The Hartsbrook School

Sixth Grade

6girlWebDevelopmental Picture of the Sixth Grade Student

The sixth grader could be likened to Julius Caesar crossing the Rubicon and so provoking war against Pompey and the Senate. Sixth grade is the beginning of the roiling passage into puberty, a time when the body becomes weightier with the developing armor of the skeletal system, and a stronger and more fluctuating experience of the emotions comes to the fore. Glimmers of emerging power of thought begin to shine and science moves from the life sciences to the physical sciences.

Highlights of the Curriculum

In language arts, students copy, retell, outline, and summarize stories and subjects studied in Main Lesson. They write about their field trips, paying special attention to rendering facts and experiences accurately. They review the parts of speech and the components of a sentence. There is daily practice reciting poetry and working with speech exercises. Students recite in chorus and individually. There is an introduction to library skills, as well as an independent research project.

In math, the sixth grader studies business math. He or she learns to do financial calculations using percentages to figure out taxes, commissions, and discounts. In geometry, students work with a compass and a straightedge ruler: they master properties and nomenclature of circles, straight lines, triangles, and polygons.

The Main Lesson curriculum mirrors the sixth grader’s epic journey. The character of Julius Caesar and other Roman leaders comes alive in the study of early and Medieval Roman history. The sixth grader learns about the legends of Romulus and Remus, about the battle between the patricians and the plebeians, about the rise of the Republic and the rule of law. The three-block history lesson concludes with the fall of Rome, the rise of the Christian church, the birth of Buddha and Mohammed, and the emergence of feudalism.

The study of Geography may include Europe, as well as Central and South America. There are oral and written reports on the climate, terrain, and natural history of countries like Cuba, Costa Rica, Argentina, and Venezuela, and how such geographical conditions shape the political, social, and economic life of each respective country.

The sciences include geology and physics. In geology, the sixth grader studies the skeleton of the earth and the forces that shape it. He or she learns about tectonic plates, mountain-building and erosion, as well as the differences between igneous, sedimentary, and metamorphic rocks. There are field trips to Cape Cod, Ward-Gregory Cave, Mt. Tom, Mt. Monadnock, and the Pratt Museum.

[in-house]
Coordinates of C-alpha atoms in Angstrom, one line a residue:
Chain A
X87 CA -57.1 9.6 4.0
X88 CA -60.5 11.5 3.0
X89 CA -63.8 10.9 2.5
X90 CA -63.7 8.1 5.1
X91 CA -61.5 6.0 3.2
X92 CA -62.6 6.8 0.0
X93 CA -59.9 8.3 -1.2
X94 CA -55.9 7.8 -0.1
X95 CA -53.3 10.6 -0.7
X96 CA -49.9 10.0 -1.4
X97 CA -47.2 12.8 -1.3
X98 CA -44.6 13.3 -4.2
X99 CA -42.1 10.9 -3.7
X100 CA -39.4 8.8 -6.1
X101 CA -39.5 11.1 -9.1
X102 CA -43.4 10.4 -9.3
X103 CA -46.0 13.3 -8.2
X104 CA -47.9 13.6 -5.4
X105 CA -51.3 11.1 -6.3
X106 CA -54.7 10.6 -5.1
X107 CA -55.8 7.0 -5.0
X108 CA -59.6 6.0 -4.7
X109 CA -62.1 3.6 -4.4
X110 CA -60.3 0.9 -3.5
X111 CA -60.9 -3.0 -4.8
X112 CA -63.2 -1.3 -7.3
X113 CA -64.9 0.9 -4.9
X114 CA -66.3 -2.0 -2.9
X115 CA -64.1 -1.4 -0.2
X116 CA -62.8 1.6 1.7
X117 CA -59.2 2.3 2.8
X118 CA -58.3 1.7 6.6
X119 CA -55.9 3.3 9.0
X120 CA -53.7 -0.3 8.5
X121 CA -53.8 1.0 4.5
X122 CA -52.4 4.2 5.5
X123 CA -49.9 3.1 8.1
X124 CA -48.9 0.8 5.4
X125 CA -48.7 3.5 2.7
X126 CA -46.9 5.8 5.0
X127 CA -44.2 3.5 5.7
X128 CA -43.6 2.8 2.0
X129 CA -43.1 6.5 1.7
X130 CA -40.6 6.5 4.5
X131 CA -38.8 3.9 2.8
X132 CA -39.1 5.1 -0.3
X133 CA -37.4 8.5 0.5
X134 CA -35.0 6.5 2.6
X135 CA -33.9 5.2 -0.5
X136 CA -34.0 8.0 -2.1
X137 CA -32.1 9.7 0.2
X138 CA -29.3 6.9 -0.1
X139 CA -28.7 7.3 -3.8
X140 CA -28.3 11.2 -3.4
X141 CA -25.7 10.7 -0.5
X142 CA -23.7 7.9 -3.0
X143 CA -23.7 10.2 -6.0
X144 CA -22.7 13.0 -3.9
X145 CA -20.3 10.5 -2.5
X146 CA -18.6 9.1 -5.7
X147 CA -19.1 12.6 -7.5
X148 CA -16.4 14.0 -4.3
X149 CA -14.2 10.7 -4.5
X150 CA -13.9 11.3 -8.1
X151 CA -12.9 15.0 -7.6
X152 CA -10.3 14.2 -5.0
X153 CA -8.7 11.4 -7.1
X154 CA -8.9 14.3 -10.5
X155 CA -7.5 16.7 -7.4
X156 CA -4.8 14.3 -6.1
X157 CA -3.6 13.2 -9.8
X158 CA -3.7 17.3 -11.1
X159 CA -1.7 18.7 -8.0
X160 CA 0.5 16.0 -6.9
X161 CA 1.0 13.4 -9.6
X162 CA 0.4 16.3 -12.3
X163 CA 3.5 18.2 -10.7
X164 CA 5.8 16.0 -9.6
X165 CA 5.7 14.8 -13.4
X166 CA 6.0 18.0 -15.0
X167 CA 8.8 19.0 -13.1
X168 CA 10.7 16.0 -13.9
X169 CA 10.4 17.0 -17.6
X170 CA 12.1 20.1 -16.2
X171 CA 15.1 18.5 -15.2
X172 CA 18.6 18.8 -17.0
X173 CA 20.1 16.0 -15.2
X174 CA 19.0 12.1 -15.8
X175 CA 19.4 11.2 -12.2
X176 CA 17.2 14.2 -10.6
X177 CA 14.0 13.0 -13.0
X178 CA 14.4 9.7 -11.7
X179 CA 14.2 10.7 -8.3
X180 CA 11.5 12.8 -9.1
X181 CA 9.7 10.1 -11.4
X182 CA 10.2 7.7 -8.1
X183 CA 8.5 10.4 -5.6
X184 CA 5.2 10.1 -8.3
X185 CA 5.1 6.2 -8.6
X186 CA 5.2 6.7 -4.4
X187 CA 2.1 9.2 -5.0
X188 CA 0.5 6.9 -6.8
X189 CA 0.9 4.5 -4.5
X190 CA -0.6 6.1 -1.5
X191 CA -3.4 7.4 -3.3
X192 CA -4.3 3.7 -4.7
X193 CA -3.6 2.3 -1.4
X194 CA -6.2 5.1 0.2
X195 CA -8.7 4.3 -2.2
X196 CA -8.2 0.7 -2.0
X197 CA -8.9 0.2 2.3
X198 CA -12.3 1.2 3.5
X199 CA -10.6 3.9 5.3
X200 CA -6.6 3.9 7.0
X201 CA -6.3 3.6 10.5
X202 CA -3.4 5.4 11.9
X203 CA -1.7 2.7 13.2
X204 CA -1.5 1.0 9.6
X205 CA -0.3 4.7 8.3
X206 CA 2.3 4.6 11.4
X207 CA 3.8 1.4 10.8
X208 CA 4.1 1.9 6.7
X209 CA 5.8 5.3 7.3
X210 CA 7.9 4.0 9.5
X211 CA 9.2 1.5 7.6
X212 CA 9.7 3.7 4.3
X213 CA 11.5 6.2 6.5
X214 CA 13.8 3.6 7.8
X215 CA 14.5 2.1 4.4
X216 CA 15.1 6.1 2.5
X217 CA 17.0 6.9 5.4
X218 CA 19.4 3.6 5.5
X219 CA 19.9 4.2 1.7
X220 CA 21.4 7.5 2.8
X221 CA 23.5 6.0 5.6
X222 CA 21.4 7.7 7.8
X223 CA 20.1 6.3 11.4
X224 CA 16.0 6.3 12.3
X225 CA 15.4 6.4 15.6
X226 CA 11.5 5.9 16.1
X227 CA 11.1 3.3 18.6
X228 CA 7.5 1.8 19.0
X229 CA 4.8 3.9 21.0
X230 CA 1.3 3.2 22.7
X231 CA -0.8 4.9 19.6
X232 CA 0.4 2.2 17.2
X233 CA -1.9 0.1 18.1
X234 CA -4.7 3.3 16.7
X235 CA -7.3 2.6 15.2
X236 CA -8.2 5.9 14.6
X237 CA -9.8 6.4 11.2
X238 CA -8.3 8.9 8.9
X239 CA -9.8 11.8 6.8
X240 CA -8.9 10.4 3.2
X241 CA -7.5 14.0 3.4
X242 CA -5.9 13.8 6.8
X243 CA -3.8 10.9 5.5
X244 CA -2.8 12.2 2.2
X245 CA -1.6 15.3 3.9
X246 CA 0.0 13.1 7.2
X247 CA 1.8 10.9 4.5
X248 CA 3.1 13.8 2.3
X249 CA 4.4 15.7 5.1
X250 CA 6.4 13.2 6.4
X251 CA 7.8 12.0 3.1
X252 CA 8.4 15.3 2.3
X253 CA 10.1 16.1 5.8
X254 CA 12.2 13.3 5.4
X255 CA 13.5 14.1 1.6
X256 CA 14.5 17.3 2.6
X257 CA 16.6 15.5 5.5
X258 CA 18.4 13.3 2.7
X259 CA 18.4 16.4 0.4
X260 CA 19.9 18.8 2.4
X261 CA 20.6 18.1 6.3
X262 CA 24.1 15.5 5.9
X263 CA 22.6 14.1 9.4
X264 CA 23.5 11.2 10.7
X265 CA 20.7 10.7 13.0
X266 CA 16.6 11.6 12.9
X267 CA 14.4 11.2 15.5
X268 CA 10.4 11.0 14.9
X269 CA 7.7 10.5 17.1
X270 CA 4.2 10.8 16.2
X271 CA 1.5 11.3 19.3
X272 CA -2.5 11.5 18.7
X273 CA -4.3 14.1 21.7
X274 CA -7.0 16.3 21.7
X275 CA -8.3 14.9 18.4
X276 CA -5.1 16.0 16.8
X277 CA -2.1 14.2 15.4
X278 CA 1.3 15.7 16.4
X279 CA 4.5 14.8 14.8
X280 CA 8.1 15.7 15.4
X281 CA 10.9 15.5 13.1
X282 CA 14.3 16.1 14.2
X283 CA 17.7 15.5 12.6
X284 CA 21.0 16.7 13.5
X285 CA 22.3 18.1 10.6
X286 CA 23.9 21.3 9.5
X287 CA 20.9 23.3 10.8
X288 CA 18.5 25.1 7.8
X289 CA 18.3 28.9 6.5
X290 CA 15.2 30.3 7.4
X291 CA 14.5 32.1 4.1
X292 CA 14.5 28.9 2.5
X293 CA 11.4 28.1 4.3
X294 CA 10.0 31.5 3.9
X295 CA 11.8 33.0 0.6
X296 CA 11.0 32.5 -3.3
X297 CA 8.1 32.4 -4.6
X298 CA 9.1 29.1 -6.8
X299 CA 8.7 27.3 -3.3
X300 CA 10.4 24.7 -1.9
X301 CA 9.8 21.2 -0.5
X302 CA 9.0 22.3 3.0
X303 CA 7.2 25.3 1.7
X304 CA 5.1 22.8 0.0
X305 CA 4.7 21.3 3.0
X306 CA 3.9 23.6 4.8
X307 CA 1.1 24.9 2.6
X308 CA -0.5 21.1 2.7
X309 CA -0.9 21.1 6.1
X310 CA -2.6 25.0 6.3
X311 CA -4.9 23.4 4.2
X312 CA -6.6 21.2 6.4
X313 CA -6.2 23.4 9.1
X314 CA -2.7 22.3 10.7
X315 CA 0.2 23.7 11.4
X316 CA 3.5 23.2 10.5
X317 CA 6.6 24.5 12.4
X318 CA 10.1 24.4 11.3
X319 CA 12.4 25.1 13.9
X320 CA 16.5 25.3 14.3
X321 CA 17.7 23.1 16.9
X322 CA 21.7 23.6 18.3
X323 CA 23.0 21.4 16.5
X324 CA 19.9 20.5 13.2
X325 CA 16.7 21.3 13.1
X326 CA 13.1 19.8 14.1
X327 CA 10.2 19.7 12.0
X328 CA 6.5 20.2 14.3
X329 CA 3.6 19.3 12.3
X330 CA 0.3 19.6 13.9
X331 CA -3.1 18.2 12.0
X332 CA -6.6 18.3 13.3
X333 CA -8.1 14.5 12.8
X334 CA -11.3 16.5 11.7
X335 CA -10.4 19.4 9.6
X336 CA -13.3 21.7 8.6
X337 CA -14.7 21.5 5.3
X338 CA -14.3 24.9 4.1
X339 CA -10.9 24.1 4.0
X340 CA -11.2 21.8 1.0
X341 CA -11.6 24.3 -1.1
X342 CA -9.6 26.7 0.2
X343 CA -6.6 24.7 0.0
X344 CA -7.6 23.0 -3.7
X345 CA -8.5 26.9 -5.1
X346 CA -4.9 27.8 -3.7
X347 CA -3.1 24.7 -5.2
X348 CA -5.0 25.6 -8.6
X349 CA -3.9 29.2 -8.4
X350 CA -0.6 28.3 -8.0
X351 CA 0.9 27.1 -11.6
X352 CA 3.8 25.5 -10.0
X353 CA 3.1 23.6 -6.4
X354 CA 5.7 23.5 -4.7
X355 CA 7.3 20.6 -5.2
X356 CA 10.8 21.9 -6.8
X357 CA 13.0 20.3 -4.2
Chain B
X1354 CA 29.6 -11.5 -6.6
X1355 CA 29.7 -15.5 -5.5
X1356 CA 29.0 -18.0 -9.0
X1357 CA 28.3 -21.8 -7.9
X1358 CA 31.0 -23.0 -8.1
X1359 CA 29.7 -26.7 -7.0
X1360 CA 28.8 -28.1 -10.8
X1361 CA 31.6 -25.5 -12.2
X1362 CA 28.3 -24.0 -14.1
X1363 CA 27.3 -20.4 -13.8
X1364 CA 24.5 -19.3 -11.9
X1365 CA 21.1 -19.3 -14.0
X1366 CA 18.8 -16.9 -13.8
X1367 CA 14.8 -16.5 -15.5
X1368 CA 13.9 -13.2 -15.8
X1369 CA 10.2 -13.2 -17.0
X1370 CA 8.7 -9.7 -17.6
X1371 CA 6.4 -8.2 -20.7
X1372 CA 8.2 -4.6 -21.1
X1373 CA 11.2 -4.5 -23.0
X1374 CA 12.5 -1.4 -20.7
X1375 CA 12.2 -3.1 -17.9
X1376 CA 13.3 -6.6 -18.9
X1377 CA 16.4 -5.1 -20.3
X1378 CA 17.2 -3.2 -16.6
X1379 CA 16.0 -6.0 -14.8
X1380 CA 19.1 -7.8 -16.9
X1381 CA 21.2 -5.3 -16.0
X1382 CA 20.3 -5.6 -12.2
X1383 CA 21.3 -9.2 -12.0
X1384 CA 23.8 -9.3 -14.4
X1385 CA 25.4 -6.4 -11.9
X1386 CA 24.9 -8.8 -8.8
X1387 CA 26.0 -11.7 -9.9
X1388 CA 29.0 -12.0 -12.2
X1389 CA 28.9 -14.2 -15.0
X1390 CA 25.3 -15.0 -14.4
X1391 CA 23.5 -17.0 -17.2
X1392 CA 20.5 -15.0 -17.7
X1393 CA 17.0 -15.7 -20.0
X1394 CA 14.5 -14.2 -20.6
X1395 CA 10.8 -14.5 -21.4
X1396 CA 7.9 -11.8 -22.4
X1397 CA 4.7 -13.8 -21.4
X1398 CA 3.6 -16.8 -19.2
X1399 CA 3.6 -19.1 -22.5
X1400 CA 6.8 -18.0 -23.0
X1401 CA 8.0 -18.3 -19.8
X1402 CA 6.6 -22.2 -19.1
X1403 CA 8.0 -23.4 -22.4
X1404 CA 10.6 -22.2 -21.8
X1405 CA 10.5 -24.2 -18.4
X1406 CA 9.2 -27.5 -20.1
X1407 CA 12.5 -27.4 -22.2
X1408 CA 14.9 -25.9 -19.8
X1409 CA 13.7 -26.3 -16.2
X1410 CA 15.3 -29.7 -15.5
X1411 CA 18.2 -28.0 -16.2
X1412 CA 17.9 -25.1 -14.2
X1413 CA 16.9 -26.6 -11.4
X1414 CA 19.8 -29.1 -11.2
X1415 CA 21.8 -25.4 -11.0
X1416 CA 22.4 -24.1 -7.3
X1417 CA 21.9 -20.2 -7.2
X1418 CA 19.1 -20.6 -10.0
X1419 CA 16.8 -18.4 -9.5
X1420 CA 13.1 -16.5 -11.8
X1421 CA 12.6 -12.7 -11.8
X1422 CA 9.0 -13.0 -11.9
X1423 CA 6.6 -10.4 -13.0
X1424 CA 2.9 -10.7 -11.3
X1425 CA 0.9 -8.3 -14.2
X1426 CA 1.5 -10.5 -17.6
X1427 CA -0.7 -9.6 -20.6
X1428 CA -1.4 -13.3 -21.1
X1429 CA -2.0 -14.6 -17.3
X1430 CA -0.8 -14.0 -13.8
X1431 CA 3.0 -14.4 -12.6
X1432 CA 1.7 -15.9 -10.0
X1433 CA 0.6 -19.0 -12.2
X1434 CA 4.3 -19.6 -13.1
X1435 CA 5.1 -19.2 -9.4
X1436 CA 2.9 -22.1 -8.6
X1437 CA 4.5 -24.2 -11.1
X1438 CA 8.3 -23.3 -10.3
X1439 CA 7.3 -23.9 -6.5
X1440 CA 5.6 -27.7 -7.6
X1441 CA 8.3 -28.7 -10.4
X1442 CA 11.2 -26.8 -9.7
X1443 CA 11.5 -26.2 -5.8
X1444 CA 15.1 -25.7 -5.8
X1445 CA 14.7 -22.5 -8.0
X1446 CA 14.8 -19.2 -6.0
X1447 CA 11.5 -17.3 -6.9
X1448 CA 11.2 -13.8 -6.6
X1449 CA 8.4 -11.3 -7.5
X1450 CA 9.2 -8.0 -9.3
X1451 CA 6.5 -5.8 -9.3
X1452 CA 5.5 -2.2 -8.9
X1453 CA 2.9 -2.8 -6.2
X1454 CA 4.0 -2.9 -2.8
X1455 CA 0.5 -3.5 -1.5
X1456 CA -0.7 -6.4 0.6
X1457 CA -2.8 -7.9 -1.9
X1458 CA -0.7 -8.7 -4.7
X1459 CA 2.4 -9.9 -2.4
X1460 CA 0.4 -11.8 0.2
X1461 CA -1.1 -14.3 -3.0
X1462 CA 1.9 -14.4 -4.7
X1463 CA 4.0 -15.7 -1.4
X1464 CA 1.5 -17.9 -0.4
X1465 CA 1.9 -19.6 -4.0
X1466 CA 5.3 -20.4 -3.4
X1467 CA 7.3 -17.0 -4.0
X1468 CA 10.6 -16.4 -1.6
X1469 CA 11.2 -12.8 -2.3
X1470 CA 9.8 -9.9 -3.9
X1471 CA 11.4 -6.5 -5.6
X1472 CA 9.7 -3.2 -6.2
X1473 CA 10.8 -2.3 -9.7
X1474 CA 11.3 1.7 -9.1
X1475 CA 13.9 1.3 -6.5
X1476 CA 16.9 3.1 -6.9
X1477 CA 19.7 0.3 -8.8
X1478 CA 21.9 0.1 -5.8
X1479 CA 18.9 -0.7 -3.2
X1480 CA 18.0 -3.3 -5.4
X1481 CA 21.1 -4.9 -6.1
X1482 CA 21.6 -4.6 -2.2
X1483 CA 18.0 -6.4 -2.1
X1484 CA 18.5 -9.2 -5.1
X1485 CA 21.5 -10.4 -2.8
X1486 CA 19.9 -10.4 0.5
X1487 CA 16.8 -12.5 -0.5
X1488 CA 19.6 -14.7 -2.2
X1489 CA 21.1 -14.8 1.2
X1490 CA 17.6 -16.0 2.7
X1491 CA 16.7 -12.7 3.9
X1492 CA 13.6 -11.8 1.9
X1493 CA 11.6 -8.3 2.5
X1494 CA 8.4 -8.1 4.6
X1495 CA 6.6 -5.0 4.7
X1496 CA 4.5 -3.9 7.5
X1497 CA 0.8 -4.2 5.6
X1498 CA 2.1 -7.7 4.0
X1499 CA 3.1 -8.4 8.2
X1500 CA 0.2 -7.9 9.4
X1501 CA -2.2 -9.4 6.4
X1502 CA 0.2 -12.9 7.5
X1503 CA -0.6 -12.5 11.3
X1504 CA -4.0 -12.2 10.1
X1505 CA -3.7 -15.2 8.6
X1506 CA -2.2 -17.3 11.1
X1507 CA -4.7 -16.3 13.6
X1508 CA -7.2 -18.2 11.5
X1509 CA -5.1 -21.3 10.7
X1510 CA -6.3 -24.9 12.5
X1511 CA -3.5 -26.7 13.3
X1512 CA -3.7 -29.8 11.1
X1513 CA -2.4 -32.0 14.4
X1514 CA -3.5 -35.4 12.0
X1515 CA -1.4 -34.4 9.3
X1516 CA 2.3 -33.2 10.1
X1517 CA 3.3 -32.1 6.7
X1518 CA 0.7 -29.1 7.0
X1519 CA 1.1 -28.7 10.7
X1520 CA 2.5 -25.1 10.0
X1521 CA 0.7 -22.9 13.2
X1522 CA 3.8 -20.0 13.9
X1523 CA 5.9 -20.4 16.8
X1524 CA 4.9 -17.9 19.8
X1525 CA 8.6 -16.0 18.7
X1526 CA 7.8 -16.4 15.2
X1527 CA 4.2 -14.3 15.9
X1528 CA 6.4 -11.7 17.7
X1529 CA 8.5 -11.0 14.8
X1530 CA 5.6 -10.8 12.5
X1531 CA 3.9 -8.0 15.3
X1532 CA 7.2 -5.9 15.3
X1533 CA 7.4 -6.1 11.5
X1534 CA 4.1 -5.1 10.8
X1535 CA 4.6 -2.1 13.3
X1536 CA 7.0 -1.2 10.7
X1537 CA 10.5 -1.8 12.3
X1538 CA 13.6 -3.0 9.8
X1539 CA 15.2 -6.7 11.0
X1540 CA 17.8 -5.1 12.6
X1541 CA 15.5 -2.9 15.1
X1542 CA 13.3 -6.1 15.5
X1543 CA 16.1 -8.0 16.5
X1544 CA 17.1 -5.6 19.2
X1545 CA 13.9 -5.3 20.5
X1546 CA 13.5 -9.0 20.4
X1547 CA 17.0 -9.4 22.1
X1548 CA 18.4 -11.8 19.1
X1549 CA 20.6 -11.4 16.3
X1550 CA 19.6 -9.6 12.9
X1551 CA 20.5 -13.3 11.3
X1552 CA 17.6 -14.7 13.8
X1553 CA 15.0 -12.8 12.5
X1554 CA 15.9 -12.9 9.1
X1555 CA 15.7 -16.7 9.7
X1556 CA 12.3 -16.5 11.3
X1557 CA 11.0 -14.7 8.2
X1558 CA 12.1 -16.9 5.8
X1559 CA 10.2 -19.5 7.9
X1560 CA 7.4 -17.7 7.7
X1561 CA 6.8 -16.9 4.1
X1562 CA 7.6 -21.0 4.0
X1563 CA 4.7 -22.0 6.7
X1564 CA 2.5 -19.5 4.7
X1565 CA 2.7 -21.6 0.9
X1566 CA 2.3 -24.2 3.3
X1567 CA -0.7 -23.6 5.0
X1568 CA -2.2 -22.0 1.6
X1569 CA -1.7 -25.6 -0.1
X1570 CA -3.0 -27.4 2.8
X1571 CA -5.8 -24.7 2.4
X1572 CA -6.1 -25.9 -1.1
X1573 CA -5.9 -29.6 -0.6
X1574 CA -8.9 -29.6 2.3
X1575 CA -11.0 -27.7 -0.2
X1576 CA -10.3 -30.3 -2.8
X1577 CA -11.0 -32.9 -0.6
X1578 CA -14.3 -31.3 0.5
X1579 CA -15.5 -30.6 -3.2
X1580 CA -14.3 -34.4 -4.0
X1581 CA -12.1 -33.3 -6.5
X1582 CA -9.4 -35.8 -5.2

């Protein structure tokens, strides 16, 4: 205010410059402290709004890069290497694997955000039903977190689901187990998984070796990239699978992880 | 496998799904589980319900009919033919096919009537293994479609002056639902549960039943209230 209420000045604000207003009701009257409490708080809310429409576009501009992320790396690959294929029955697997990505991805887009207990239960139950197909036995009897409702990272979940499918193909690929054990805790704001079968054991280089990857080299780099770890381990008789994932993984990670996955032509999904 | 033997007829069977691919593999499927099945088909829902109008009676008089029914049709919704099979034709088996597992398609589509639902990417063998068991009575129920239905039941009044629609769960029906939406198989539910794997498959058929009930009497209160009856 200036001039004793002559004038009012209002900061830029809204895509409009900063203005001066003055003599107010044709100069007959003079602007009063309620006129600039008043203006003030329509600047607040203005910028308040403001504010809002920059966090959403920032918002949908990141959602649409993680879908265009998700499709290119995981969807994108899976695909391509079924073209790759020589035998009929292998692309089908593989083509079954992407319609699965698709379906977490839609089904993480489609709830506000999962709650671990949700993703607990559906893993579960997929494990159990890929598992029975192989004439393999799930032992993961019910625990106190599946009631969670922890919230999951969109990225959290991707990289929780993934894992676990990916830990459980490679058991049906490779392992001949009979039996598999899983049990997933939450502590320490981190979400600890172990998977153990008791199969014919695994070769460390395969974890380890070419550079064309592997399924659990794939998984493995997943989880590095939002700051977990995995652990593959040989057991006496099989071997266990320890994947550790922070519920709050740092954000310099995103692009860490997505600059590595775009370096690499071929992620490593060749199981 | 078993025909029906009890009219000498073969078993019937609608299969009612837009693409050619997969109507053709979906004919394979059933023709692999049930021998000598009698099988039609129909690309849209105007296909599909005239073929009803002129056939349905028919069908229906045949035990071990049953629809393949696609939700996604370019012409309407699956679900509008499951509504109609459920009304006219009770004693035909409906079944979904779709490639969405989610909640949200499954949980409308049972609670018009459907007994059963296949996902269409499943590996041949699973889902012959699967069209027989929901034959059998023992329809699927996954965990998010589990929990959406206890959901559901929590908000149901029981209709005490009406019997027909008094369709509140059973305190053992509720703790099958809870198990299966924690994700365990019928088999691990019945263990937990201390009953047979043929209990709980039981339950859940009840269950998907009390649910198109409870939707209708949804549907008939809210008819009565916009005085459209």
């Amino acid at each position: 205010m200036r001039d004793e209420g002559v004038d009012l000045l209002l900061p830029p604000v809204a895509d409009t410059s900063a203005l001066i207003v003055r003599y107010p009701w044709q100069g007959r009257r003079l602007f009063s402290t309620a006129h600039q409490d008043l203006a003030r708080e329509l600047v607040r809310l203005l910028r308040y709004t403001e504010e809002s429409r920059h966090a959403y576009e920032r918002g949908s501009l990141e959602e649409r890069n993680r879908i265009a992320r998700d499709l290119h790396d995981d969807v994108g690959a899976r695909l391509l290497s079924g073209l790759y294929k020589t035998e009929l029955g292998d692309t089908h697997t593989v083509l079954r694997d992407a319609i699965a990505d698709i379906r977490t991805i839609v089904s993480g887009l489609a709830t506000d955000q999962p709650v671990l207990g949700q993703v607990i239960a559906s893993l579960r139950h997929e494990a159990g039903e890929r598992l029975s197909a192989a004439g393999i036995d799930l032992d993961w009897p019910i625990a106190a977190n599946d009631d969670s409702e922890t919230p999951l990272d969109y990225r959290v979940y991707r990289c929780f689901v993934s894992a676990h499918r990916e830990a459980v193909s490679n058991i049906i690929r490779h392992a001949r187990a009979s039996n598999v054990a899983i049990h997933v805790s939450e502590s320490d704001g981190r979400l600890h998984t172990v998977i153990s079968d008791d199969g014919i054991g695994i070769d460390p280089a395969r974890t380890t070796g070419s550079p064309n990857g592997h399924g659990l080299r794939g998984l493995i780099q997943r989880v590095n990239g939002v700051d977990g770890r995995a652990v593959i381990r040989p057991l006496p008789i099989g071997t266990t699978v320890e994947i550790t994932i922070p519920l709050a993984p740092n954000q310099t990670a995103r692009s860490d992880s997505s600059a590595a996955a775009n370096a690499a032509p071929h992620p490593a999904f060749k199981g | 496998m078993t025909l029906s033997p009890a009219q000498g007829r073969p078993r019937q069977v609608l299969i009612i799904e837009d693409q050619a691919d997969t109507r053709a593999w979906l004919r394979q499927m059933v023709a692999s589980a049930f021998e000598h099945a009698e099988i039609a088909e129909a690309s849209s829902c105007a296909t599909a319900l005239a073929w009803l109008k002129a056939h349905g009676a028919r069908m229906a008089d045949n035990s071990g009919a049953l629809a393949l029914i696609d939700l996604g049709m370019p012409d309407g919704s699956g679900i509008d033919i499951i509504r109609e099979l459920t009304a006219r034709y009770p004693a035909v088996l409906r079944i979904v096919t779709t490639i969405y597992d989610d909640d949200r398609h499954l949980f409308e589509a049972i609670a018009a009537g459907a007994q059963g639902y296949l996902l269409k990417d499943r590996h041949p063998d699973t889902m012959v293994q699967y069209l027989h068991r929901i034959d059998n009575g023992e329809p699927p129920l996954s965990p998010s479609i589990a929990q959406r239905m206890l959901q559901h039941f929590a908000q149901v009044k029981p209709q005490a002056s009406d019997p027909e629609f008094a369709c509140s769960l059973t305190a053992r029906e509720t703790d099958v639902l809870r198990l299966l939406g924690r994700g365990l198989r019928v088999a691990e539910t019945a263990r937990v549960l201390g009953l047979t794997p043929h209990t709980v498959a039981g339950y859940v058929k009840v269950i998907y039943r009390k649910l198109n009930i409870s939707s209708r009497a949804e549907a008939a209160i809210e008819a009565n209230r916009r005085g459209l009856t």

The study of physics begins with an introduction to the properties of sound, light, heat, and magnetism. There are experiments with silence and the sources of sound; with darkness and observations with prisms; with colored afterimages and colored shadows. There are everyday applications with heat; with thermal expansion and contraction; with solidification and melting.

Subjects Studied

Language Arts Students continue to develop writing and reading skills as well as to build up vocabulary and spelling words.
Mathematics Introduction of business math and continued use of all four processes using fractions and whole numbers.
World Languages Oral and written work culminating in Spanish and German
Movement Strengthening and agility exercises as well as introduction to traditional sports. Sports expand to junior varsity soccer, basketball and ultimate Frisbee teams.
Eurythmy More complicated and expressive forms continue to be developed.
Handwork Students create a three dimensional object – a stuffed animal – from a pattern they create. Felting may also be introduced.
Music Continued band, orchestra and chorus. Class teachers continue daily practice singing in unison and in parts. The study of flute and recorder continues with regular playing of one, two, and three-part arrangements on recorders.
Art The sixth grader’s artistic work includes guided drawings in colored pencil of scenes from Main Lesson content. Woodwork is introduced at this age as the students growing strength allows them to create practical and beautiful objects in wood.